* The Cavaliers don’t have college football’s best tailbacks, but they certainly have one of the game’s best trios.
Perry Jones (18 carries, 149 yards), Kevin Parks (17 for 86) and freshman Clifton Richardson of Menchville High (five for 32) combined for 267 of Virginia’s 272 yards rushing. They constantly moved the pile, made wise cuts and got to the edge.
“They all have something the others don’t have,” reserve quarterback David Watford said. “But the one thing is, they all run hard.”
* Props to Yellow Jackets defensive coordinator and former Cavaliers coach Al Groh. After watching Virginia dissect his defense, and with the field swarming with celebrating fans, Groh could have simply sprinted to the safety of the locker room.
Instead, he endured the crowd and sought out several U.Va. players. It was a class move by Groh, returning to his alma mater for the first time since his 2009 dismissal.
Groh was also cordial prior to the game, huddling with Virginia assistant coach Anthony Poindexter and graduate assistant Marques Hagans.
* Whether in victory or defeat, Georgia Tech coach Paul Johnson rarely minces words, and Saturday was no different. Asked if the 12th-ranked Jackets had bought into the hype surrounding their 6-0 start, Johnson said:
“Well, I don’t know. We’ve gotten away with just going through the motions the last few weeks. You can see it in pregames. There’s no intensity. There’s no emotion. It’s hard to play this game without that.
“We’ve got to fix some things. That’s four weeks in a row that (an opponent’s back has) rushed for 100-plus yards. Offensively, we are less than ideal. We didn’t execute anywhere. We had chances on the perimeter. We got the ball pitched (on the option) several times where it was two-on-two with blockers and we didn’t get it done.”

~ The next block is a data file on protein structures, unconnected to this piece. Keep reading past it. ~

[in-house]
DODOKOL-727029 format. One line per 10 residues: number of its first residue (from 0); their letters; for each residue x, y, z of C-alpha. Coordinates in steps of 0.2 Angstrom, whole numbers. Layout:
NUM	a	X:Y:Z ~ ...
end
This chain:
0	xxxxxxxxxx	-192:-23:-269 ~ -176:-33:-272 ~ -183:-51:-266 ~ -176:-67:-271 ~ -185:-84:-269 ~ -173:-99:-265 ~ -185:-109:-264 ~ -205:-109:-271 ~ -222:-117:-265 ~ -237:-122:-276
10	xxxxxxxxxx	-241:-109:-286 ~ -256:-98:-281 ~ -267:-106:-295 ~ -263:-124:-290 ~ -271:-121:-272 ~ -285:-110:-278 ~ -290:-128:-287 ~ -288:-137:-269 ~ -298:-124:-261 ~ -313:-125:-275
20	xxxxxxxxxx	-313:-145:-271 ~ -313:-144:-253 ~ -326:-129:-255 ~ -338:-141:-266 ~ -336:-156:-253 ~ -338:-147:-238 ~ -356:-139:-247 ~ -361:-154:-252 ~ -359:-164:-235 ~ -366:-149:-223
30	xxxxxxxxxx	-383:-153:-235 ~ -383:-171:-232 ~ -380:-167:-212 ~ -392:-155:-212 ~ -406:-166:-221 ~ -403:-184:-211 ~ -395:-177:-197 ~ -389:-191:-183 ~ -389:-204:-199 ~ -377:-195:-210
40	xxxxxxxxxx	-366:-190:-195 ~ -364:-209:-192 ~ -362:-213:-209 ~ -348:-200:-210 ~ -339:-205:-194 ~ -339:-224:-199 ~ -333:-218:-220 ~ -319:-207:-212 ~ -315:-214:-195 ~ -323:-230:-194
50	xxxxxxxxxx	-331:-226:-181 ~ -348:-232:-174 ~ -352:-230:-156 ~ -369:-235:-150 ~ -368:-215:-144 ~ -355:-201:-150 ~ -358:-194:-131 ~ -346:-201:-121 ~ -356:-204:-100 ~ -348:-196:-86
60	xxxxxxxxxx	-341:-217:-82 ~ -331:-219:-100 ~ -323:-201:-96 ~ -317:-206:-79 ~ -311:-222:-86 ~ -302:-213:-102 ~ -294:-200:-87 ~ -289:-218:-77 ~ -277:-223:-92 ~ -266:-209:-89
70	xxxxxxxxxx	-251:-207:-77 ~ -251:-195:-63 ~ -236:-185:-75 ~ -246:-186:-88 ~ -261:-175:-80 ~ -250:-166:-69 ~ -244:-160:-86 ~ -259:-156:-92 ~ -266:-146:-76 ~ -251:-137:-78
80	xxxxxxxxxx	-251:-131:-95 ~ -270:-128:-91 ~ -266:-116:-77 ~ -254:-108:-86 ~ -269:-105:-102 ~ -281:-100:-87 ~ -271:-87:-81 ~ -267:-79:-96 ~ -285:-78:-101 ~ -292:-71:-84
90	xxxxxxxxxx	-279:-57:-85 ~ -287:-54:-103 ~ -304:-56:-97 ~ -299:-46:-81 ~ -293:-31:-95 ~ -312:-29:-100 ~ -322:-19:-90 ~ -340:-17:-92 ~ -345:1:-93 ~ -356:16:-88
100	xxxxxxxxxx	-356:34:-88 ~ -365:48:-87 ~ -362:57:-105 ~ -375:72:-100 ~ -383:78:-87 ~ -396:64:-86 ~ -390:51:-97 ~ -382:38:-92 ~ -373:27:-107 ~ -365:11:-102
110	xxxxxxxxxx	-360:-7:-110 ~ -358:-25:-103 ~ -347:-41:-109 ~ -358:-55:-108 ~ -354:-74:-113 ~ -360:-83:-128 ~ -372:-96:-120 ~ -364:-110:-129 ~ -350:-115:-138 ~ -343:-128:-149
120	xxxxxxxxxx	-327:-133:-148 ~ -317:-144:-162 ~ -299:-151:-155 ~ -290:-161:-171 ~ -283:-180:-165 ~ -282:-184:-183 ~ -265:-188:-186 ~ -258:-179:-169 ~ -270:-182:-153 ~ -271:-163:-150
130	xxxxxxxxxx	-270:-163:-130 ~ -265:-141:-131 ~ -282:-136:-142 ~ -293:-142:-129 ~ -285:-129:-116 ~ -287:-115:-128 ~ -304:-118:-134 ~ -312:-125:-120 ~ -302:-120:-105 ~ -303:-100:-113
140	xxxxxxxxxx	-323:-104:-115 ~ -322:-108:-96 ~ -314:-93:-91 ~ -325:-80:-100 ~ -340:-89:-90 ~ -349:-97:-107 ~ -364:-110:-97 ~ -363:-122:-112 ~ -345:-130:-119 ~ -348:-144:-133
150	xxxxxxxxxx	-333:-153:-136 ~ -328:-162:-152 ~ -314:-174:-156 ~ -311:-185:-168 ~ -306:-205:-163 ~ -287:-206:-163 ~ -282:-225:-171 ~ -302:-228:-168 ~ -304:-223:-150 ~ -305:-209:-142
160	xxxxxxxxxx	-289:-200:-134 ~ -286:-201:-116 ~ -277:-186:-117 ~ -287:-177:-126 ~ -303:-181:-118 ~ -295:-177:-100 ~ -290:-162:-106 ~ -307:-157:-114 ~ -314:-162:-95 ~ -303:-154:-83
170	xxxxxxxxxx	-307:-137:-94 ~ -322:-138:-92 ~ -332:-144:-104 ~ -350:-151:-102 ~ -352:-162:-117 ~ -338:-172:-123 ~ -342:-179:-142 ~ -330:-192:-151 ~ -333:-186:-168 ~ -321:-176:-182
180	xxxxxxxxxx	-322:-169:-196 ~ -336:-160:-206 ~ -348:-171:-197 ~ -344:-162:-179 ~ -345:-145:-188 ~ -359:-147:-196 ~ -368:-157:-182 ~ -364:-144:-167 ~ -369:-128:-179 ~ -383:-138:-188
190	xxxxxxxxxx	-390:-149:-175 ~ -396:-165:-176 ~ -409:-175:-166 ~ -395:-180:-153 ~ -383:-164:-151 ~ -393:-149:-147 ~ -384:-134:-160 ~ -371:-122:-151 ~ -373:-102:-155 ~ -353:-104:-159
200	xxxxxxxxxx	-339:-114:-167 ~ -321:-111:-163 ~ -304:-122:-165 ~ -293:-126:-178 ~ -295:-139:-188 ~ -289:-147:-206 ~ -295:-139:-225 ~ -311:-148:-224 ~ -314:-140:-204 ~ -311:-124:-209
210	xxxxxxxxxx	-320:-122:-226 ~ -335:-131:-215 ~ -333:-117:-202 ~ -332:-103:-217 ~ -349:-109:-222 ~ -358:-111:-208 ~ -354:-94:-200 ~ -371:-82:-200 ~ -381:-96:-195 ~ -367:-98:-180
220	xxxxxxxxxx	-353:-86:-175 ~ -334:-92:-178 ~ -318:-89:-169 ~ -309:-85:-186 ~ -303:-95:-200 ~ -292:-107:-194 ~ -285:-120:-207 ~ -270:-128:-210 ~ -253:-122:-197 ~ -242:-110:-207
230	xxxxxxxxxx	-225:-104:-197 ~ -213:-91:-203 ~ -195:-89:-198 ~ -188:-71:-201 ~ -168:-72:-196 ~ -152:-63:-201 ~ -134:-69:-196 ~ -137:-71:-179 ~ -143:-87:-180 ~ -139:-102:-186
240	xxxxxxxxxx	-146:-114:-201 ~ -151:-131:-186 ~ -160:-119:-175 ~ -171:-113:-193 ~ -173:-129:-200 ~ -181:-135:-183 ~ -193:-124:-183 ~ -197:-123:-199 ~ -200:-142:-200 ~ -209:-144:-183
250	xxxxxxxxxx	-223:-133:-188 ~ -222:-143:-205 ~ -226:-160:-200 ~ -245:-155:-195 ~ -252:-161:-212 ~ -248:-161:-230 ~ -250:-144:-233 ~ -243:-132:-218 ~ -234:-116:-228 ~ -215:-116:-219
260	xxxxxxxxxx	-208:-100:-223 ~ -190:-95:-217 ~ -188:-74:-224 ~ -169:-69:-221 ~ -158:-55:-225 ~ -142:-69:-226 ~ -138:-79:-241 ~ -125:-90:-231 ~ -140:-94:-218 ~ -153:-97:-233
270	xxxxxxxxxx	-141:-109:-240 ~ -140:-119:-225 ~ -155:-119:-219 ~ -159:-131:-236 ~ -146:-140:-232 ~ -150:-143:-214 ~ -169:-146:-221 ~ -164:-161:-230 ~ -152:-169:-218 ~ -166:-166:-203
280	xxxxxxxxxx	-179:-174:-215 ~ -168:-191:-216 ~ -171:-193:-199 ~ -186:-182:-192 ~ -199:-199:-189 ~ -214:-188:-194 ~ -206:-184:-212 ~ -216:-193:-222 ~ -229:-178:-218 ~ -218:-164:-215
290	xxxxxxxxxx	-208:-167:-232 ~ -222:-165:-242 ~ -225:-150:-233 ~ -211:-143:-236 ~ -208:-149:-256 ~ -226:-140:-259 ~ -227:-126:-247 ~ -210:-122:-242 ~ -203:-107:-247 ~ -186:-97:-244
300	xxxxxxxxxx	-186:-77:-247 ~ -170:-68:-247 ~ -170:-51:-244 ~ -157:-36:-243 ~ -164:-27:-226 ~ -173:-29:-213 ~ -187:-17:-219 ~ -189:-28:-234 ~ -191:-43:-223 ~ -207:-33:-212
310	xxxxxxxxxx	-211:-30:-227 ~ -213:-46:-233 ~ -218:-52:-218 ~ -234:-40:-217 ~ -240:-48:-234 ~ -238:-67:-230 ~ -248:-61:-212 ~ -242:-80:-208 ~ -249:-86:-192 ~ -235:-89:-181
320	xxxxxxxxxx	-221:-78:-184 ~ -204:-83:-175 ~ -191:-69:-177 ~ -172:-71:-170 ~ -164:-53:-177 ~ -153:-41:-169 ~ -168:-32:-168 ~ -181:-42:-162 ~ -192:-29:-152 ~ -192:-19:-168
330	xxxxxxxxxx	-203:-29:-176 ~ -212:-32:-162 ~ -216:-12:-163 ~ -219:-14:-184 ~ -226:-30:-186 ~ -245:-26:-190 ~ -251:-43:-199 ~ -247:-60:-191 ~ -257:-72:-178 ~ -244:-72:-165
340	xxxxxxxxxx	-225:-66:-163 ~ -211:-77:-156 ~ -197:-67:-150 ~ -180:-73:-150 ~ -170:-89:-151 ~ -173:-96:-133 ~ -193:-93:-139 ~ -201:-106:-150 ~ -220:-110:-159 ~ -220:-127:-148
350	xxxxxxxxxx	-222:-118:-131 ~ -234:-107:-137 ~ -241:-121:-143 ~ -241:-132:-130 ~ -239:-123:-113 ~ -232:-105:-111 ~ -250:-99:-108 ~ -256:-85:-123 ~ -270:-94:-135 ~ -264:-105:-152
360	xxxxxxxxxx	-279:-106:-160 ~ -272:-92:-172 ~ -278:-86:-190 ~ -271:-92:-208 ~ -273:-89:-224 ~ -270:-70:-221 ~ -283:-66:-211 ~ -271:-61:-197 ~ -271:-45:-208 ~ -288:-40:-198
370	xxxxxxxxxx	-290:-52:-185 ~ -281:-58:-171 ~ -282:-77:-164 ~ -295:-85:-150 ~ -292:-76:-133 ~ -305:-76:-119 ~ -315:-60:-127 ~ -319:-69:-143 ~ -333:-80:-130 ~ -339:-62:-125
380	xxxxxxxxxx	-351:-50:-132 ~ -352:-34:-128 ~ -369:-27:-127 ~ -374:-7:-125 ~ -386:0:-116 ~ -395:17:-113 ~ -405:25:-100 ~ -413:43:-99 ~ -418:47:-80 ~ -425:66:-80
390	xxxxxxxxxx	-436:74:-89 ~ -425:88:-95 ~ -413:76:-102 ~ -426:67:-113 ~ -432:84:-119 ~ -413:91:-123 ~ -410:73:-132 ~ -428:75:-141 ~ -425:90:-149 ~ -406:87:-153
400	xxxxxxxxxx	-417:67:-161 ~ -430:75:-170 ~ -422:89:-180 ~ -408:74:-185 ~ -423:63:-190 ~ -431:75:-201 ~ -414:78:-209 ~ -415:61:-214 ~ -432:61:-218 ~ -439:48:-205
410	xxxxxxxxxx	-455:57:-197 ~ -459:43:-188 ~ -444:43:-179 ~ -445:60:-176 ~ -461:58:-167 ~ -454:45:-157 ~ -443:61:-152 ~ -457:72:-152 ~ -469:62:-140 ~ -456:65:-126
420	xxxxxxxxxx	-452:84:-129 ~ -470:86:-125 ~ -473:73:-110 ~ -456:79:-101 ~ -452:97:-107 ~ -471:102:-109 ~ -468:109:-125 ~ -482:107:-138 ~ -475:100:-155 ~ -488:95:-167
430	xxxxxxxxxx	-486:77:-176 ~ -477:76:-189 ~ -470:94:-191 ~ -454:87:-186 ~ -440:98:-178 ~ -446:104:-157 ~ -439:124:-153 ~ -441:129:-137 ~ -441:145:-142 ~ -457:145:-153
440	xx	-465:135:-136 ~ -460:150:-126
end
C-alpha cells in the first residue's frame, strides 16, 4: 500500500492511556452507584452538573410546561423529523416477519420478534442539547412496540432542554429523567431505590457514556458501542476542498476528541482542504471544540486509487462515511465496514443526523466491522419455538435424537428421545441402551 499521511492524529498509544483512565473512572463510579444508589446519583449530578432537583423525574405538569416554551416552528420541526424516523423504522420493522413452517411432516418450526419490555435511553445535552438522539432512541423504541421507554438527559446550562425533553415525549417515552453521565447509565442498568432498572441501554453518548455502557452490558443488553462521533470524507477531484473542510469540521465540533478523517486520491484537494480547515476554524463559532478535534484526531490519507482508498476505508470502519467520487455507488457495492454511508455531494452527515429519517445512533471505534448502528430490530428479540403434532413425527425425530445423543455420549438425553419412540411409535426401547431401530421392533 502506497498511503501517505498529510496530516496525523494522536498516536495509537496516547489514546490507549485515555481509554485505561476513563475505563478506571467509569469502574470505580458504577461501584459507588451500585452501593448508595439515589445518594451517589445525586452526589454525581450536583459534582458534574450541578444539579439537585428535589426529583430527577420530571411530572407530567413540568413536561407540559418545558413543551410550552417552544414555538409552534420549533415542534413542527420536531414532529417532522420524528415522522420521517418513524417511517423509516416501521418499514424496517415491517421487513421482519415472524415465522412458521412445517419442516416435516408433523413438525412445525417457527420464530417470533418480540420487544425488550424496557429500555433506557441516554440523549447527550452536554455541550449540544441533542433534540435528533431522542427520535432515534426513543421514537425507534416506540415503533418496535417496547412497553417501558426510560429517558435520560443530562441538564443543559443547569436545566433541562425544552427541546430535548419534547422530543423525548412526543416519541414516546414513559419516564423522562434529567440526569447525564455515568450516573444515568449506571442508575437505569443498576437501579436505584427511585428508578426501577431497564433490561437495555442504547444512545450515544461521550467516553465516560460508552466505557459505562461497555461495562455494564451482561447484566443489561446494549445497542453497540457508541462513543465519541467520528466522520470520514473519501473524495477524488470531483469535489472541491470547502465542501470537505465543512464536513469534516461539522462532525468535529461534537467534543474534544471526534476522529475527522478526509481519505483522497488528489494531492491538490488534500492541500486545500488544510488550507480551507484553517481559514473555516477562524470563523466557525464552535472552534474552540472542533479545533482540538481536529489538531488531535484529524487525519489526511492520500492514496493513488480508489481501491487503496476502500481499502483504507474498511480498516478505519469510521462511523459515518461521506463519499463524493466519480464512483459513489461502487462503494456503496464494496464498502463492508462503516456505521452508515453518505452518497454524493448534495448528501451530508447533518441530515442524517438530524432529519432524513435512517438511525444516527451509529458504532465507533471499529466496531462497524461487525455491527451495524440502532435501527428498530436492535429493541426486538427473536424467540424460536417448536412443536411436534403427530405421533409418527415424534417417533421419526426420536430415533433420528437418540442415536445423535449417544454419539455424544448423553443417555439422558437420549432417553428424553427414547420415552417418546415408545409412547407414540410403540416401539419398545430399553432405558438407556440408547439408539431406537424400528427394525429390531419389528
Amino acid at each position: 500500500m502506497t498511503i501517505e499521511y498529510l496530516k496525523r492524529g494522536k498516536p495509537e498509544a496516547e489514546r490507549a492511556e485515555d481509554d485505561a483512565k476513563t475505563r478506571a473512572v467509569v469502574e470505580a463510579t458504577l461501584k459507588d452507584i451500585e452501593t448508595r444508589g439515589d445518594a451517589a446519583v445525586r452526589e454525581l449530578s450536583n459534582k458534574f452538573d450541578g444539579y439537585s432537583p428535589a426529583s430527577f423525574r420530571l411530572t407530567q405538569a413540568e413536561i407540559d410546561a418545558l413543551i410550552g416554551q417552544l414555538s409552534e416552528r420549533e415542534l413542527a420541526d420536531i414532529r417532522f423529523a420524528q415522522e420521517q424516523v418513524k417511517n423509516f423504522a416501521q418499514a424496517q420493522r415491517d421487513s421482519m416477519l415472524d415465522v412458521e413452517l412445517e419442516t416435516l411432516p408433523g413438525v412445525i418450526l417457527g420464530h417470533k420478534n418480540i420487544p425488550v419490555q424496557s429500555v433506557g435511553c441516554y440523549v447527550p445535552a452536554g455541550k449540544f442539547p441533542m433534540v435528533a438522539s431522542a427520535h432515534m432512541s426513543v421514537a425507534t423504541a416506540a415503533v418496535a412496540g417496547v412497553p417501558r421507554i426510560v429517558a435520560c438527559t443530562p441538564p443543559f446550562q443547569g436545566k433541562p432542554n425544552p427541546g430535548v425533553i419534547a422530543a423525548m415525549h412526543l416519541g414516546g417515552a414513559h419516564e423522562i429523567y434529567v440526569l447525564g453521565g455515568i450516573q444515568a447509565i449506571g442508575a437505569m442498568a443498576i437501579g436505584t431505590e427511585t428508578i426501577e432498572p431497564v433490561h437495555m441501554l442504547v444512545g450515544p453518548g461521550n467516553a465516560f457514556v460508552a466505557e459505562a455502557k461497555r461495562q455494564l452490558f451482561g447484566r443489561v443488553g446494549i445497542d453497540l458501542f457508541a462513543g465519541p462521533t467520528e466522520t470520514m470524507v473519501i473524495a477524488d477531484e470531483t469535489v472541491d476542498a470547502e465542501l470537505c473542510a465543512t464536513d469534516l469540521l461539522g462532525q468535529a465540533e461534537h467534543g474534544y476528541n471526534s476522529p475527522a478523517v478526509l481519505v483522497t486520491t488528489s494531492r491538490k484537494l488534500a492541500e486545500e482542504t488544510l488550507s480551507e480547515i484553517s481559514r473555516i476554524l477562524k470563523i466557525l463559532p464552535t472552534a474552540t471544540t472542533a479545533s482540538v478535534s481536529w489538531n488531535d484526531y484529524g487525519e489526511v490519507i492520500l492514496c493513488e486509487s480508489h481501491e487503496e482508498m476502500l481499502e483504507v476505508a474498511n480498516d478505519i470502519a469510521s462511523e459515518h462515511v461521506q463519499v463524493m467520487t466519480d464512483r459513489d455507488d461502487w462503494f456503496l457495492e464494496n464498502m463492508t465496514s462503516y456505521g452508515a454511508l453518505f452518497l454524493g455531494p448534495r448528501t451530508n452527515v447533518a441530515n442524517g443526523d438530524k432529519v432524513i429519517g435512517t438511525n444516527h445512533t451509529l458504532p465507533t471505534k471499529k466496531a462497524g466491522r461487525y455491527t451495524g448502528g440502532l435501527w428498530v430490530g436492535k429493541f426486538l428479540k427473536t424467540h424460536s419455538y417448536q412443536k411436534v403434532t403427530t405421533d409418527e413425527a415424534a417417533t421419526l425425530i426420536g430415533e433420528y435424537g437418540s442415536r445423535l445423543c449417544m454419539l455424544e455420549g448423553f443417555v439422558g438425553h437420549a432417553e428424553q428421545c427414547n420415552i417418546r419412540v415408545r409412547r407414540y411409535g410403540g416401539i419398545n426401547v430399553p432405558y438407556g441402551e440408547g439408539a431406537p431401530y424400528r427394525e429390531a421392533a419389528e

* As I blogged prior to the game, Georgia Tech’s triple-option is going to produce on the ground. The key to slowing the Jackets is to avoid getting suckered by play-action passes that generate easy touchdowns and/or long gains.
Sure enough, Virginia harassed Tevin Washington into a 2-for-8, 24-yard afternoon with two interceptions. He had a 66-yard completion to Orwin Smith called back by a block in the back.
“You are not going to win too many games when you throw for 24 yards,” Johnson said.
Cornerback Chase Minnifield had one of Virginia’s picks and said having two weeks to prepare for Tech was invaluable.
“It helped tremendously,” he said. “I don’t know if we get this outcome without the bye week. It is such an assignment-based offense so you really have to be on key and on point. We practiced hard, and you could tell by the results that we were ready for this game.”
* Numbers racket:
Virginia’s 272 yards rushing were its most since 348 versus Duke in 2004.
Tech’s 24 yards passing were the fewest by a Cavs’ opponent since North Carolina’s 17 in 1979.
The No. 12 Jackets are Virginia’s highest-ranked conquest since No. 4 Florida State in 2005.
I can be reached at 247-4636 or by e-mail at firstname.lastname@example.org. Follow me at twitter.com/DavidTeelatDPCopyright © 2015, The Baltimore Sun